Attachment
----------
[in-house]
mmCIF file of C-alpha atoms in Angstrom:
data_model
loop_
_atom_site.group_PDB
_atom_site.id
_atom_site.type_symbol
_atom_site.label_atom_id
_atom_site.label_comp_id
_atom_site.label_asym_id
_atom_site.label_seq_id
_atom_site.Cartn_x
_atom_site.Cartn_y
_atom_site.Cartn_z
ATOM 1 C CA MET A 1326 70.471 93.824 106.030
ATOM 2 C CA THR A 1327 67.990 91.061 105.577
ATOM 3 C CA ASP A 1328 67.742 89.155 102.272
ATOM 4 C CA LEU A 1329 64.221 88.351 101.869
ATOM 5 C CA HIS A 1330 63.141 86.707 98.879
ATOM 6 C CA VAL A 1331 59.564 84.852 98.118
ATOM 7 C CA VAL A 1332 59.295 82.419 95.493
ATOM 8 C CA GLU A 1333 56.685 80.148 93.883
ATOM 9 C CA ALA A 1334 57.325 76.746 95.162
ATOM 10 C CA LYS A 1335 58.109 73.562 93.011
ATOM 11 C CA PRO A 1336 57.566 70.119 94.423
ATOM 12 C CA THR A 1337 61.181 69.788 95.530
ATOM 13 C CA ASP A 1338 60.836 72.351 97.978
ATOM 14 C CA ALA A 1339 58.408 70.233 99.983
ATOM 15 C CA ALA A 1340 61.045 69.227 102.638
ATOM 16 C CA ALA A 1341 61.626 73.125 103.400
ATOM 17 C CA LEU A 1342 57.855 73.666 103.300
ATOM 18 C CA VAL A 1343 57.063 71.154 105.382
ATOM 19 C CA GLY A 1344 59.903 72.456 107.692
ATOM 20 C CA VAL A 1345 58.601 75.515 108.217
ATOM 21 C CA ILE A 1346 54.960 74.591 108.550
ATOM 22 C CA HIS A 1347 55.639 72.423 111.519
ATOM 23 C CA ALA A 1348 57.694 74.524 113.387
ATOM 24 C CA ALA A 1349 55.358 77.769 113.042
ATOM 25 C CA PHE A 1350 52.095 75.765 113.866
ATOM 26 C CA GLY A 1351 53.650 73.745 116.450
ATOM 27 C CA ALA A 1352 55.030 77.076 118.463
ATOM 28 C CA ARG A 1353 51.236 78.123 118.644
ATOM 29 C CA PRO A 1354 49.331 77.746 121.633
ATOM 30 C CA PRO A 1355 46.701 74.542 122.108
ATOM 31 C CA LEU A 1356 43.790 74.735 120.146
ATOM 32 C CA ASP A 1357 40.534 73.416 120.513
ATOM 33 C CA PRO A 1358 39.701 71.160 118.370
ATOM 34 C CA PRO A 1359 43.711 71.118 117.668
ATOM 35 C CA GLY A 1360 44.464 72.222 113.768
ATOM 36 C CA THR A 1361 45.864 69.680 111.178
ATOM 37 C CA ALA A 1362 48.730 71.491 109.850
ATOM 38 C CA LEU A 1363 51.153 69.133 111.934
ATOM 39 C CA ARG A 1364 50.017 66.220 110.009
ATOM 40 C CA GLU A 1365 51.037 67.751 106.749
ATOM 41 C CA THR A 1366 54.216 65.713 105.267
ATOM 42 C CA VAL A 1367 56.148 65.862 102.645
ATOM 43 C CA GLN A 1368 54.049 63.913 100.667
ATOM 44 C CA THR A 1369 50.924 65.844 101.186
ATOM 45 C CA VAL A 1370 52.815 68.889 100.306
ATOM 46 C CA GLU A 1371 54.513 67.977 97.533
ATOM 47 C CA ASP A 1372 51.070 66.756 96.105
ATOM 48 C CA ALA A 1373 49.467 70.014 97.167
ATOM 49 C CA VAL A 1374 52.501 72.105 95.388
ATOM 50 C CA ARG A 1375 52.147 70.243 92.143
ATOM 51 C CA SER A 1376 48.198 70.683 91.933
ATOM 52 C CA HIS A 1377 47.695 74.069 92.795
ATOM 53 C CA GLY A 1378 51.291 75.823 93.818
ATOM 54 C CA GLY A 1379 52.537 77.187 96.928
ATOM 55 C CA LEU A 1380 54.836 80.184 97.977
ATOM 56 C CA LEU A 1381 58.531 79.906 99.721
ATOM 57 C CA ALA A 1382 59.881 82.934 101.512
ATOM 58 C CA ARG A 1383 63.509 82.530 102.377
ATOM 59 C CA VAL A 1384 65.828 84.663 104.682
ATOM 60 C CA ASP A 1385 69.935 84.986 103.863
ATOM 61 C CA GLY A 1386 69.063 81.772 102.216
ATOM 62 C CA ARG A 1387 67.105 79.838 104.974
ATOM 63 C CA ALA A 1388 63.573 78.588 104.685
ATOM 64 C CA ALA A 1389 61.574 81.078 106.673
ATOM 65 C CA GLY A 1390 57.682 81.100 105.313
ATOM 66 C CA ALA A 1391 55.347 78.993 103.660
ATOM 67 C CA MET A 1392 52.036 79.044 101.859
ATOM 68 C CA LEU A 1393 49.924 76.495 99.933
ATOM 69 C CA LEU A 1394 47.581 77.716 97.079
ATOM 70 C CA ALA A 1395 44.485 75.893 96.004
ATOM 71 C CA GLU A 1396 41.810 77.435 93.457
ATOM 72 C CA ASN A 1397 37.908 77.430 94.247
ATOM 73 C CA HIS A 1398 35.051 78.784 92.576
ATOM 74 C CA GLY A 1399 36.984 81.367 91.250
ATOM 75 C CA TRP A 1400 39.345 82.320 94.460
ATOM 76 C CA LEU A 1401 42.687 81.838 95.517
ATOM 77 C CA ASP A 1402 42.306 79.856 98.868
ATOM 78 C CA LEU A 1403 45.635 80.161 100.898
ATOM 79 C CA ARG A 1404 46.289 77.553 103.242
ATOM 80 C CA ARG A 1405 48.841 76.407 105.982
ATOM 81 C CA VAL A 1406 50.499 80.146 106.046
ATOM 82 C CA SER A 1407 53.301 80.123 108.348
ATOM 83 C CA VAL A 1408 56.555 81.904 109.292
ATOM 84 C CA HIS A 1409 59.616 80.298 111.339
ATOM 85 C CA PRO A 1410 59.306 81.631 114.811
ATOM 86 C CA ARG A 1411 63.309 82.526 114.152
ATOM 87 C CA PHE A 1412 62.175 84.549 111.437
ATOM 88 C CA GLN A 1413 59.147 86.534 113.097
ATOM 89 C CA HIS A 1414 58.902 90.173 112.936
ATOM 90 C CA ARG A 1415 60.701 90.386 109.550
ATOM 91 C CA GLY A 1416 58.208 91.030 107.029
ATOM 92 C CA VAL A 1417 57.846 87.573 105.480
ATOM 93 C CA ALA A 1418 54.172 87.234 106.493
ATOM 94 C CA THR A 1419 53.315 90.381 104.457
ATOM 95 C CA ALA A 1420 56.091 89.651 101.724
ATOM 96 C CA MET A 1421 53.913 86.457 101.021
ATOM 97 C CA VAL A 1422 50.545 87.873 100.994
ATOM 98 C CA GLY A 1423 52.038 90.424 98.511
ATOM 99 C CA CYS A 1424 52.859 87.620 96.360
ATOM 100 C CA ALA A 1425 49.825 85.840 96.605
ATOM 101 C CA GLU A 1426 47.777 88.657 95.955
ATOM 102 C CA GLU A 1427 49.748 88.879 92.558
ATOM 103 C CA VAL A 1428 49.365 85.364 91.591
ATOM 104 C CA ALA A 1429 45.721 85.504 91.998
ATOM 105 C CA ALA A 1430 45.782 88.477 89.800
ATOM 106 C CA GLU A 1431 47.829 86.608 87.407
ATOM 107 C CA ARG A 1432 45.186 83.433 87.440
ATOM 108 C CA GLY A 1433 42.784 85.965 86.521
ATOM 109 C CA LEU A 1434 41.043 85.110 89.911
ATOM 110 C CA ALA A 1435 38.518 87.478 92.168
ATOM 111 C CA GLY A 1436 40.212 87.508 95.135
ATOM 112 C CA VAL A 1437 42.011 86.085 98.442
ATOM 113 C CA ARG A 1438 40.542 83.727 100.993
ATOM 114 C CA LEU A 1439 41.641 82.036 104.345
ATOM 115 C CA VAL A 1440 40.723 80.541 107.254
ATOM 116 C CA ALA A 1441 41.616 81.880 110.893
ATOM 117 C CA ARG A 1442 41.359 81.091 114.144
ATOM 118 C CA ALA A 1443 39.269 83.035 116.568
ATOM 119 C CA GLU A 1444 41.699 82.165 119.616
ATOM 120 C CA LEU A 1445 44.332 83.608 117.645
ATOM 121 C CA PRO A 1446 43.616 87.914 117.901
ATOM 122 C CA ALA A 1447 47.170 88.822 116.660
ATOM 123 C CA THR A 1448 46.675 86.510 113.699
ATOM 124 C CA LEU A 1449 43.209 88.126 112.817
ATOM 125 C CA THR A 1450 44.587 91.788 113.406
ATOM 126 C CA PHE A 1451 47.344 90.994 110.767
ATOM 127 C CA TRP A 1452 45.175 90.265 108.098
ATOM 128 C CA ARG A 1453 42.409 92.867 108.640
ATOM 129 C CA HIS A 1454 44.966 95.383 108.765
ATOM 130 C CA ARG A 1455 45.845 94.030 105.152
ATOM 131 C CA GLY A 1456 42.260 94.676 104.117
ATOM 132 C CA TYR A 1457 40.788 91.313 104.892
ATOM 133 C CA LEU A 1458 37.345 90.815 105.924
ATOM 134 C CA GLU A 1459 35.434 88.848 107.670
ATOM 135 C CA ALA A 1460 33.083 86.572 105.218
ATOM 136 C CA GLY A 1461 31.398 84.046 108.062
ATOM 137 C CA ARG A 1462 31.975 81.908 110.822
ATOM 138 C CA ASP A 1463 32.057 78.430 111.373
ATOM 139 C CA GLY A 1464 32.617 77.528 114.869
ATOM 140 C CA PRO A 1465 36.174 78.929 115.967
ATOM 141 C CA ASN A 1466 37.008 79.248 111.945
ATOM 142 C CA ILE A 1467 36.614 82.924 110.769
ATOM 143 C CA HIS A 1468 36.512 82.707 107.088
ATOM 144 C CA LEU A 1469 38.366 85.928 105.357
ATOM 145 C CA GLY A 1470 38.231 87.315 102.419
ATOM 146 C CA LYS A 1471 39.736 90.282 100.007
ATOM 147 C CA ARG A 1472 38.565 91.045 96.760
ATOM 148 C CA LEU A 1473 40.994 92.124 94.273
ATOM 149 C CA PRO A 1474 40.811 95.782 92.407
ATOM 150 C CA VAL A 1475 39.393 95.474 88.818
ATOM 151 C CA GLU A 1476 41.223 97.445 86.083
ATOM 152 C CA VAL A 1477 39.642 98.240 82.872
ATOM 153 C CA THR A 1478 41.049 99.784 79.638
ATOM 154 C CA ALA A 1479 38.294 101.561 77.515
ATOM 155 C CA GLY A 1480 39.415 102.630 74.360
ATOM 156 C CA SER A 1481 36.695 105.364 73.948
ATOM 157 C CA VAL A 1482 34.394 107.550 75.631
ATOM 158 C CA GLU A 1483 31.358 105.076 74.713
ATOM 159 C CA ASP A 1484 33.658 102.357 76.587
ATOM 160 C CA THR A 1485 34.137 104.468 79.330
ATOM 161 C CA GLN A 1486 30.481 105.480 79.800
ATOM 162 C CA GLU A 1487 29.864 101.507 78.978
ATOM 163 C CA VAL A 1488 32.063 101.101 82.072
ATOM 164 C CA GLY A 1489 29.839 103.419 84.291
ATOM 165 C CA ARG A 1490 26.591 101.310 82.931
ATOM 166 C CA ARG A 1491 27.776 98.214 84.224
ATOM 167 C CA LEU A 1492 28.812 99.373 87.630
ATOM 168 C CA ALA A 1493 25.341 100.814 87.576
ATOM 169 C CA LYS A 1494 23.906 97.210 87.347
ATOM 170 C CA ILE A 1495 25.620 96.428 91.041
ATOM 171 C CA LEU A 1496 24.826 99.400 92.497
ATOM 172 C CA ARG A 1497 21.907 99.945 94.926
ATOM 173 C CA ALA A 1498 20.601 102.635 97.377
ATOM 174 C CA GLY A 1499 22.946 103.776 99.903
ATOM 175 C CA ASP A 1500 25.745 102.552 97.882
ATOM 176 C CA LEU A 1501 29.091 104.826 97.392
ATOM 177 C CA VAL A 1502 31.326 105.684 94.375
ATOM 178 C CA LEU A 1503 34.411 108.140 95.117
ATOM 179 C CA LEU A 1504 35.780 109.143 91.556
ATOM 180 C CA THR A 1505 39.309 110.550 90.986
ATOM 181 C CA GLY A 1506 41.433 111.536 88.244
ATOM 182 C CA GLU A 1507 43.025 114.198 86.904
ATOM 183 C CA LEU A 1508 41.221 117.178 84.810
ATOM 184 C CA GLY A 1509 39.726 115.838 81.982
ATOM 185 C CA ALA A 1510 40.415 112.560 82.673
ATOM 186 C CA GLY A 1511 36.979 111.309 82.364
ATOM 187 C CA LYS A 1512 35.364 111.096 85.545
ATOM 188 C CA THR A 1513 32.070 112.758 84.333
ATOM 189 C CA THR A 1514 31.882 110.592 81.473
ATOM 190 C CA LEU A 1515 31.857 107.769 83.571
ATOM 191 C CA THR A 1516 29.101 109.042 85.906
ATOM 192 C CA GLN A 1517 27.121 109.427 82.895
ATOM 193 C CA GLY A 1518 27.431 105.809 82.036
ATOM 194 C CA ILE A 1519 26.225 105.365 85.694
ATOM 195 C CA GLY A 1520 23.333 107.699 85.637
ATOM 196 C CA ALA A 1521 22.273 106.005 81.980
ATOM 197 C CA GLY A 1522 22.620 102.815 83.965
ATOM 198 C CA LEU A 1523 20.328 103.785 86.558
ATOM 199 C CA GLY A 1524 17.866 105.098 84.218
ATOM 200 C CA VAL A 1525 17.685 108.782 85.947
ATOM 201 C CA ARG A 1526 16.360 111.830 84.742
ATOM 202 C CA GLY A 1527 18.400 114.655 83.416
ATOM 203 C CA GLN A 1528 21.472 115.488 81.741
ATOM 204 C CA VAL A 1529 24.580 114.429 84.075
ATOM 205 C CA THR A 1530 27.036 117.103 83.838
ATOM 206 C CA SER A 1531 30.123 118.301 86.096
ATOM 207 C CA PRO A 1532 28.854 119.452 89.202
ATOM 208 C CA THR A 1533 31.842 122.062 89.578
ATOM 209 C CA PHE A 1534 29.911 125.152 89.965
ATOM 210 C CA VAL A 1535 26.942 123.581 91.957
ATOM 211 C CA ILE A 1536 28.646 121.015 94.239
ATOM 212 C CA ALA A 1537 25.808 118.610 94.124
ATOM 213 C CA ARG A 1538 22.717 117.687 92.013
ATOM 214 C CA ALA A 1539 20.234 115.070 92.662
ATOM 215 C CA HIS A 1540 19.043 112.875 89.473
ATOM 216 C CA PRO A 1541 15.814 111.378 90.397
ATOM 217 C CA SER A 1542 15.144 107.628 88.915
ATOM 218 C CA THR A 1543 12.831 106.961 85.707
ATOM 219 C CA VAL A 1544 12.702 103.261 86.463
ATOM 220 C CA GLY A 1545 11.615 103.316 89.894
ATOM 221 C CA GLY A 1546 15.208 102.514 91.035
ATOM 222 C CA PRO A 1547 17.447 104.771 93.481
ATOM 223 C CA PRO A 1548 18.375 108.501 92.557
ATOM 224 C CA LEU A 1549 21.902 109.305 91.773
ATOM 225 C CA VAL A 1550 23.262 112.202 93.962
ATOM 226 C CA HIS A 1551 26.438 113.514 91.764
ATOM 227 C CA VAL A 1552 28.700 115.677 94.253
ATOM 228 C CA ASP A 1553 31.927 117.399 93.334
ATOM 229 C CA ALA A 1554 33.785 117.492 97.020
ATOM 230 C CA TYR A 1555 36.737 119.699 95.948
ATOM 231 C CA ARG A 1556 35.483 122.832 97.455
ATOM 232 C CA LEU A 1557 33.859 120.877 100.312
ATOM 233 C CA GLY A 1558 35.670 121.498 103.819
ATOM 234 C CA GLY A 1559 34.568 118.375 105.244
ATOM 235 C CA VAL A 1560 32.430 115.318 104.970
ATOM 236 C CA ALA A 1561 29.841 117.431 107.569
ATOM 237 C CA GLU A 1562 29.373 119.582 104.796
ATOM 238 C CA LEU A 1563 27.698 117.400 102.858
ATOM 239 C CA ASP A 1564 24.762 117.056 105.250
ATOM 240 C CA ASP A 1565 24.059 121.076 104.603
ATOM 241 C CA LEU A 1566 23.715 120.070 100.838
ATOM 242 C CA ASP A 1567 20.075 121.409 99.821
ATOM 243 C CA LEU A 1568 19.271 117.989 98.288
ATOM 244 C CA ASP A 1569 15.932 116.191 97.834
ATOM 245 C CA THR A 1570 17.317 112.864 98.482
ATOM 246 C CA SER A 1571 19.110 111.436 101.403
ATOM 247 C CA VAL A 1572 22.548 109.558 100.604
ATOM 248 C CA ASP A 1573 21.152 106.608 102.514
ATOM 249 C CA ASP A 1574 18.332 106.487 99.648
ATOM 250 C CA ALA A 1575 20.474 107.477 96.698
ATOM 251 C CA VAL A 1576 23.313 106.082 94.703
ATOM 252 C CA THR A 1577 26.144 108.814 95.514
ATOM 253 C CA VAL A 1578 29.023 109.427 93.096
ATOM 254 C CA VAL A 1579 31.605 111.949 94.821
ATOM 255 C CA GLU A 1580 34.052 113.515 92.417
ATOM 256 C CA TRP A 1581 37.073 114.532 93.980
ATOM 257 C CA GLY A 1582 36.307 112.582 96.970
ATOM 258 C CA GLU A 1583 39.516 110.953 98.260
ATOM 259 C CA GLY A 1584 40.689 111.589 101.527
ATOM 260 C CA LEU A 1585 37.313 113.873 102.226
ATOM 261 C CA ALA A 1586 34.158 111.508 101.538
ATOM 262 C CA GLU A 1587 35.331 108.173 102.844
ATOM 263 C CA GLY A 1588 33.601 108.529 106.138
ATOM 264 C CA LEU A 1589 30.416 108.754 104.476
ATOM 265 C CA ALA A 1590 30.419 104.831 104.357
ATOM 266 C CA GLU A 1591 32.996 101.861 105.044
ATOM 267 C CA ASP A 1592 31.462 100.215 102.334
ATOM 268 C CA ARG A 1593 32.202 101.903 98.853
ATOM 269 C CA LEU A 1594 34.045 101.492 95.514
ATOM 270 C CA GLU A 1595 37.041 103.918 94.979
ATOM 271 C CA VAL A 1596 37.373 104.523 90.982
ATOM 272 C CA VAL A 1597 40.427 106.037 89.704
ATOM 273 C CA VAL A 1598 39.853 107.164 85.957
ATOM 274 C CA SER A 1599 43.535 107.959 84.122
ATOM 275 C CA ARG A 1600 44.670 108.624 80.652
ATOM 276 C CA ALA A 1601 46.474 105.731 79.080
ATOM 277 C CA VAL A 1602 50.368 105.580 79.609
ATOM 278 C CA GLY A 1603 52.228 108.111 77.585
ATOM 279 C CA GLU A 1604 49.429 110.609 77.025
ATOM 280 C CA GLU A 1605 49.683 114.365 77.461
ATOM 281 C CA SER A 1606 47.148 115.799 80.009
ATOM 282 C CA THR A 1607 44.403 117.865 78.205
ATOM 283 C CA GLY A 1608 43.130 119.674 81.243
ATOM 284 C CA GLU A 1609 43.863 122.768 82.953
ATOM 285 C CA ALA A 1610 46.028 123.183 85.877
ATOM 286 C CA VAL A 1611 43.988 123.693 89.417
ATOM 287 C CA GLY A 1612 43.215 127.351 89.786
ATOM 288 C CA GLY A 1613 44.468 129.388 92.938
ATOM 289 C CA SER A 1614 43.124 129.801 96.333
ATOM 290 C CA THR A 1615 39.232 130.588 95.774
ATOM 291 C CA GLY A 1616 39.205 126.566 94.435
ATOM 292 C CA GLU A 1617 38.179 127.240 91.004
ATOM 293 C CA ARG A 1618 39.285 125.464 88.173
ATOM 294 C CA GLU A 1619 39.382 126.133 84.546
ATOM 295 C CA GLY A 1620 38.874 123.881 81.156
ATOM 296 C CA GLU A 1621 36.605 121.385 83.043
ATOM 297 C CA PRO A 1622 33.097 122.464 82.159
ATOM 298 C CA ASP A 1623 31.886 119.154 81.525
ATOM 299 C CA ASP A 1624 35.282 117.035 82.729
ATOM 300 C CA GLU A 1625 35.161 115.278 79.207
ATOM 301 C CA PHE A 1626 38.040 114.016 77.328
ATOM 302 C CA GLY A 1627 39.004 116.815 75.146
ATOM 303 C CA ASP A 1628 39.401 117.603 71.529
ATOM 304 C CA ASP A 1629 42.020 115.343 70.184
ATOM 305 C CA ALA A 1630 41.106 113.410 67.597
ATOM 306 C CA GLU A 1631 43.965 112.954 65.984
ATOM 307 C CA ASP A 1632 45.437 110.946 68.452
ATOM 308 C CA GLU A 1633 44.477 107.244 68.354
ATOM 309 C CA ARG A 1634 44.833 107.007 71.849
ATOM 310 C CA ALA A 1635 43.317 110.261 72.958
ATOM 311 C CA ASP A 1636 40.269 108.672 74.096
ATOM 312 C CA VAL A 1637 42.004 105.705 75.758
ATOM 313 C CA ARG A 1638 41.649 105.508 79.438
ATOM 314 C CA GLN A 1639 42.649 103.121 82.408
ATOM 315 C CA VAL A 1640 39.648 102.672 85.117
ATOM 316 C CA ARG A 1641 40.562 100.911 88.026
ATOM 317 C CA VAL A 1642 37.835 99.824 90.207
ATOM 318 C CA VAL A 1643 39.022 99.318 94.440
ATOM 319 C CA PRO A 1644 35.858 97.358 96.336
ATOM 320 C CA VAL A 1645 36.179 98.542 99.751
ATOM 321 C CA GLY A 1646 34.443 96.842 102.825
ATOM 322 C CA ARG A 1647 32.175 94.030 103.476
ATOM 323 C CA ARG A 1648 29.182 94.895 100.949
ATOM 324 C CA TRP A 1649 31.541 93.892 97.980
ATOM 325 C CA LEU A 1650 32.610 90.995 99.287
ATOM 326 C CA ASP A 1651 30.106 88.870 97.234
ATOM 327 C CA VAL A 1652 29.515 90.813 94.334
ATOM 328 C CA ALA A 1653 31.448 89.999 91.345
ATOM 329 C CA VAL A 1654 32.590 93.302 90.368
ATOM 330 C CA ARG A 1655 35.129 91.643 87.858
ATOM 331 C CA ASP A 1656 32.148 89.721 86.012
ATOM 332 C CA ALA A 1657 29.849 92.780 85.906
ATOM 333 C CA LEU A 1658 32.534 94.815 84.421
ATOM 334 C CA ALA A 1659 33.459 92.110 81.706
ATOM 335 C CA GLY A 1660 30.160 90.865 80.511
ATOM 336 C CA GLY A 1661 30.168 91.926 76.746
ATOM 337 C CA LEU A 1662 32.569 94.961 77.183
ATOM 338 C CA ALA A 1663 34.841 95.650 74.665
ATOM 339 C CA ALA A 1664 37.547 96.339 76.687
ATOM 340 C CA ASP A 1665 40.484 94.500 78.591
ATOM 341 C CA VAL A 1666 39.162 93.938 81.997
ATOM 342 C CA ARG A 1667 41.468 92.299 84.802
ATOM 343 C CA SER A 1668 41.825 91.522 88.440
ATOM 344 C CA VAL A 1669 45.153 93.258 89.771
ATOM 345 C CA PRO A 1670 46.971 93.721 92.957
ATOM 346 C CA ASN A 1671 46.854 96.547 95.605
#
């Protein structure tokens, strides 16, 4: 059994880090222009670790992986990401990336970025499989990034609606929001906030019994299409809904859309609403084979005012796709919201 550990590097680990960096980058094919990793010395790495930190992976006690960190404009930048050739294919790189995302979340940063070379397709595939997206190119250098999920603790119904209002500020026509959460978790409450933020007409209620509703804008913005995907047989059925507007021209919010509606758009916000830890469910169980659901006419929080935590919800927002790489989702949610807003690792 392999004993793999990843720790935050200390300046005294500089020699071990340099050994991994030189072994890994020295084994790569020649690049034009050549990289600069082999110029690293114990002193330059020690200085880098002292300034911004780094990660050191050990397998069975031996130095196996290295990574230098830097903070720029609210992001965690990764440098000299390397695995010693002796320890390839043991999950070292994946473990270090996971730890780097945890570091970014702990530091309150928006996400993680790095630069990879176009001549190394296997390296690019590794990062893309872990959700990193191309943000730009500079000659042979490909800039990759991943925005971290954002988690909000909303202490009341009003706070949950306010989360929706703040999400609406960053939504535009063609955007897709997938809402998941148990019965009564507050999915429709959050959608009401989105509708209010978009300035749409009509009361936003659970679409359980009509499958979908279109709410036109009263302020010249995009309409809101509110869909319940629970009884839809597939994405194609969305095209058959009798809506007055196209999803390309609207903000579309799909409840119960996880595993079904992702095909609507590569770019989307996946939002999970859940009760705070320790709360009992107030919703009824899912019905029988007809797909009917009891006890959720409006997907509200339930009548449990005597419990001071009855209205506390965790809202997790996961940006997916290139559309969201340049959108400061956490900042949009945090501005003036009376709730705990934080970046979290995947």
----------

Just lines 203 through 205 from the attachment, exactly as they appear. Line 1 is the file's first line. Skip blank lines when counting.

ATOM 189 C CA THR A 1514 31.882 110.592 81.473
ATOM 190 C CA LEU A 1515 31.857 107.769 83.571
ATOM 191 C CA THR A 1516 29.101 109.042 85.906